High blood pressure was normalized after intravenous drugs during the next hours and the patient was given paracetamol so she had complete recovery in the following 24 hours. According to the abnormalities found in the urgent transcranial ultrasound an anticoagulant treatment was started using low weight heparin.

A Magnetic Resonance (MRI) with diffusion/weighted sequences and angiography was done after 48 hours of the onset and was completely normal (Fig. 4, 5). The second transcranial ultrasound (four days after the onset) did not show abnormalities.

Figure 4.
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Figure 4. Normal MRI scan (T2 sequences).

Figure 5.
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Figure 5. Normal MRI scan (T1 sequences)

There has been described many etiologies [3, 4] for this neurological syndrome, such as severe hypertension, renal diseases, immunossupressive drugs, eclampsia or preeclampsia, vasculitis, use of contrasts or even blood transfusion. Pathogenesis is yet unclear [5], it seems to be related to a failure of the cerebral blood regulation mechanism after an unexpected increase of blood pressure. It may consequently develop a vasogenic brain edema which has predilection for the vertebrobasilar system [3] due to its deficitary sympatic inervation. Clinical signs may vary and the radiological findings are not pathognomonic. It is common to find symmetrical lesions in white matter, mostly in posterior regions such as occipital lobes, cerebellum and even brainstem although grey matter and anterior regions could be rarely affected.

The variability of clinical and radiological findings leads into a wide differential diagnosis [4, 5] including venous thrombosis, central nervous system vasculitis, stroke, central nervous system infections or even the onset of a demielinating disease.

An urgent CT scan is mandatory [3] to discard other pathologies but the MRI is the best exam to diagnose early ischemic lesions, especially when using the diffusion/weighted sequences. The neuroradiographic exams are really useful in patients with an atypical onset like our patient, who had significantly slight signs and symptoms according to the typical RPL [6-9]. Physicians should be aware of this variability because it may hinder a correct diagnosis and treatment.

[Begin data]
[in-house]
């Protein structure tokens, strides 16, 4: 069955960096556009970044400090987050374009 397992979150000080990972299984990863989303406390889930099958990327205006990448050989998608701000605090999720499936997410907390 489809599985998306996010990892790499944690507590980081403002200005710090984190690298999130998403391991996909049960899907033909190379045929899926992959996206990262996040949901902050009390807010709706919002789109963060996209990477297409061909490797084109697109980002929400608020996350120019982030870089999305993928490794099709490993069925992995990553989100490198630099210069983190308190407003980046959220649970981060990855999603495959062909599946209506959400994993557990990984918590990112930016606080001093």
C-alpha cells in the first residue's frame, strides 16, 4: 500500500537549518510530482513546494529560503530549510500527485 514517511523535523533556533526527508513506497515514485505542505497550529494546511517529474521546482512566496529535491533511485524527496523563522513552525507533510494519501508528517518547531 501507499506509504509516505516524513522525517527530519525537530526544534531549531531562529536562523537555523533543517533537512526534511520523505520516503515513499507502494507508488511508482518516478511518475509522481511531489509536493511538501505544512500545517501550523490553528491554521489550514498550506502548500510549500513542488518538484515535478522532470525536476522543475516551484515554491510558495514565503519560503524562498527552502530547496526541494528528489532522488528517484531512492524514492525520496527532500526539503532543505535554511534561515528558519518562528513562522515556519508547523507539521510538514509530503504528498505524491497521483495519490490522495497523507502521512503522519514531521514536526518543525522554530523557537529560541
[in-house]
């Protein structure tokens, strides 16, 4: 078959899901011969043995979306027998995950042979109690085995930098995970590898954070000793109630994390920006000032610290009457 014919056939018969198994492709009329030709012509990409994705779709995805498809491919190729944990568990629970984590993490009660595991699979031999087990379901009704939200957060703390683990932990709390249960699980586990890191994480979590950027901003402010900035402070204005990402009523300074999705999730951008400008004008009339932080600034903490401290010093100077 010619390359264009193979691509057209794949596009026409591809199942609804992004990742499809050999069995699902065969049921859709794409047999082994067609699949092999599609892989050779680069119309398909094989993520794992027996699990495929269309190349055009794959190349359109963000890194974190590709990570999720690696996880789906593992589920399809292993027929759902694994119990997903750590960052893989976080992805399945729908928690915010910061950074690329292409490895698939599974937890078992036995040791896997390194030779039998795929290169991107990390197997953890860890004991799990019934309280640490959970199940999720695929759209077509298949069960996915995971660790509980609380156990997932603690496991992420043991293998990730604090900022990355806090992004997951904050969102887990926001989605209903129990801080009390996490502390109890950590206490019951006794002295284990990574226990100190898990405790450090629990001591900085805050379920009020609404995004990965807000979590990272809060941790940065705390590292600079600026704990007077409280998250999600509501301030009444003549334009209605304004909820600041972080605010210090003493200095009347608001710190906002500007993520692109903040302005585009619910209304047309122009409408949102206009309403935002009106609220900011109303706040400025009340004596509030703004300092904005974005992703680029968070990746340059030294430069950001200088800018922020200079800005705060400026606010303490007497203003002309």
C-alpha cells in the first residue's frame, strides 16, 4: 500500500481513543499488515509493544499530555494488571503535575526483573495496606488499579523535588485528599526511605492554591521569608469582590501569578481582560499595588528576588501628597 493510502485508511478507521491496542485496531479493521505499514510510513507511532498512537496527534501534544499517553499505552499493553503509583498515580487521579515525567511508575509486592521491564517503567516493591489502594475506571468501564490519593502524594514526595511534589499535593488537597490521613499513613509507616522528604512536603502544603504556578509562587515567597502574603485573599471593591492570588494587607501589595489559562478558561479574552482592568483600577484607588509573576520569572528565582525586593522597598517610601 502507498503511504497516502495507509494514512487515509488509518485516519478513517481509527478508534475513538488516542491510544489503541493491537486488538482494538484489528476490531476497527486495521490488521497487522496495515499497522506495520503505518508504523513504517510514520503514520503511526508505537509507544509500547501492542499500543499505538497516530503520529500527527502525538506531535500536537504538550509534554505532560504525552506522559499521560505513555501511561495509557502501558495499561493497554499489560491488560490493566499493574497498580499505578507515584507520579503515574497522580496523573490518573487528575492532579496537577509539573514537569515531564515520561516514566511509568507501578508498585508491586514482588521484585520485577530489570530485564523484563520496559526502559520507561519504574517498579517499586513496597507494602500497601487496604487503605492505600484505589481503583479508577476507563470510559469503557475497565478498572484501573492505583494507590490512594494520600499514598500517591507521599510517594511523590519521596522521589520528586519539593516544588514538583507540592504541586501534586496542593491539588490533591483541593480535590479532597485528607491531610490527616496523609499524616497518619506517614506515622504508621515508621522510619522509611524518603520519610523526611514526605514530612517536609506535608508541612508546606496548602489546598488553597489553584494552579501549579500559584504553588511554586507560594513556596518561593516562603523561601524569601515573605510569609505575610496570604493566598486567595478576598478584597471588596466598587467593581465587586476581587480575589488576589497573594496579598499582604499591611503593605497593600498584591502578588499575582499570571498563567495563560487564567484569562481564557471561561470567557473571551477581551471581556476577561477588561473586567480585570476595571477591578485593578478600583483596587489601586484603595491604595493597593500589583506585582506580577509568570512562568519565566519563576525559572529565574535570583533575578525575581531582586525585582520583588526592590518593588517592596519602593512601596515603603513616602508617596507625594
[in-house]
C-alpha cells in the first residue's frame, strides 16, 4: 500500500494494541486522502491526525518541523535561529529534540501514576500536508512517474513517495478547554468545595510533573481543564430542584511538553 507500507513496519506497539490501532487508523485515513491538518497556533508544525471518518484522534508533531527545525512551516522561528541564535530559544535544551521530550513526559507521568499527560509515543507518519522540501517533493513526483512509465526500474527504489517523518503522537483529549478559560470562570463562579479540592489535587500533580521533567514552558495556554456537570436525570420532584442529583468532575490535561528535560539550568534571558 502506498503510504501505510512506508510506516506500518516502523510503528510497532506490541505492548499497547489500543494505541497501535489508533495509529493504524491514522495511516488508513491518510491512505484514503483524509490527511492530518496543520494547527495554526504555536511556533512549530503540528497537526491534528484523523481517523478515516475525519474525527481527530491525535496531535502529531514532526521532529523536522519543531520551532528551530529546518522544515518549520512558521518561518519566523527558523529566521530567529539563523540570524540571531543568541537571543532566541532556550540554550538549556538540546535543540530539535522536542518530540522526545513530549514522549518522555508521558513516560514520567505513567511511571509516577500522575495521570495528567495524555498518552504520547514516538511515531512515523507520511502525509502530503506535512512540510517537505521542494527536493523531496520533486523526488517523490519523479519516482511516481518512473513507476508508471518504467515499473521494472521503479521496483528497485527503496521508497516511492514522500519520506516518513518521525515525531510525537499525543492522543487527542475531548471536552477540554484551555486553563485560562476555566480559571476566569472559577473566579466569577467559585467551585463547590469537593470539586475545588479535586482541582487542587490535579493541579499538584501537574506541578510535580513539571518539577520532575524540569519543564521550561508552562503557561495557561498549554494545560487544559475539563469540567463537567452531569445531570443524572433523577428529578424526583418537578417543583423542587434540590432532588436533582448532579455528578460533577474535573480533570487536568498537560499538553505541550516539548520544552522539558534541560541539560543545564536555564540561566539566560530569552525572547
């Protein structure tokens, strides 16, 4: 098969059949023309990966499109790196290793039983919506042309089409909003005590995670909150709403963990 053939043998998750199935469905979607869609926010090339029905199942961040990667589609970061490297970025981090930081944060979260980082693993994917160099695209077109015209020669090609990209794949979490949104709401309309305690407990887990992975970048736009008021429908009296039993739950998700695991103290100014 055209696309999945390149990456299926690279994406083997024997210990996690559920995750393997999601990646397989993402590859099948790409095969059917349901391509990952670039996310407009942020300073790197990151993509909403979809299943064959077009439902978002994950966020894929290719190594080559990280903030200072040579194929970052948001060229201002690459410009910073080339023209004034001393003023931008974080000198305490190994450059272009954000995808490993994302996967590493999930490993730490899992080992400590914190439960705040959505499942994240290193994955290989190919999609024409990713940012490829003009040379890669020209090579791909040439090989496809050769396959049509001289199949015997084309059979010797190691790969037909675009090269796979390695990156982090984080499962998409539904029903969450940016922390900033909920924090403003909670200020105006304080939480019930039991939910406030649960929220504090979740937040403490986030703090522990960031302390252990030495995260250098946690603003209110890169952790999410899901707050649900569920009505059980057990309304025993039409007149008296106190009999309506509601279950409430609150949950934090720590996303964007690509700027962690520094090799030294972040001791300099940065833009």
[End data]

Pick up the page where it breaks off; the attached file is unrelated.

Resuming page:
1. Hinchey J, Chaves C, Appignani B, Breen J, Pao L, Wang A, Pessin MS, et al. A reversible posterior leukoencephalopathy syndrome. N Engl J Med. 1996;334(8):494-500.
    doi pubmed
  2. Golombeck SK, Wessig C, Monoranu CM, Schutz A, Solymosi L, Melzer N, Kleinschnitz C. Fatal atypical reversible posterior leukoencephalopathy syndrome: a case report. J Med Case Rep. 2013;7(1):14.
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  3. Lopez-Garcia F, Amoros-Martinez F, Sempere AP. [A reversible posterior leukoencephalopathy syndrome]. Rev Neurol. 2004;38(3):261-266.
  4. Primavera A, Audenino D, Mavilio N, Cocito L. Reversible posterior leucoencephalopathy syndrome in systemic lupus and vasculitis. Ann Rheum Dis. 2001;60(5):534-537.
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  5. Perez E, Campos J, Novoa D, Blanco J. Leucoencefalopatía posterior reversible en unapaciente con lupus eritematososistemico. Med Clin (Barc) 2007;128:598.
  6. Alurralde AM, di Egidio M, Saizar R, Consalvo D, Villa AM. [Reversible posterior leucoencephalopathy syndrome: a case report and review of its physiopathology based on neuroradiological findings]. Rev Neurol. 2004;38(6):541-544.
  7. Mavragani CP, Vlachoyiannopoulos PG, Kosmas N, Boletis I, Tzioufas G, Voulgarelis M. A case or reversible leucoencephalopathysíndrome after rituximab infusion. Rheumatology 2004;43:1451-1452.
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  8. Mahad DJ, Hellden A, Jarvis J, Mitra D, Gholkar A, Chinnery PF. Aciclovir induced posterior leucoencephalopathy. J NeurolNeurosurg Psychiatry. 2005;76(9):1308-1309.
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  9. Biswa MP, Saravana P, Yogendra K, Aman G. Reversible posterior leucoencephalopathysíndrome in an elderly maleo n suntinib therapy. Br J Pharmacol 2011;71(5):777-779.
    doi pubmed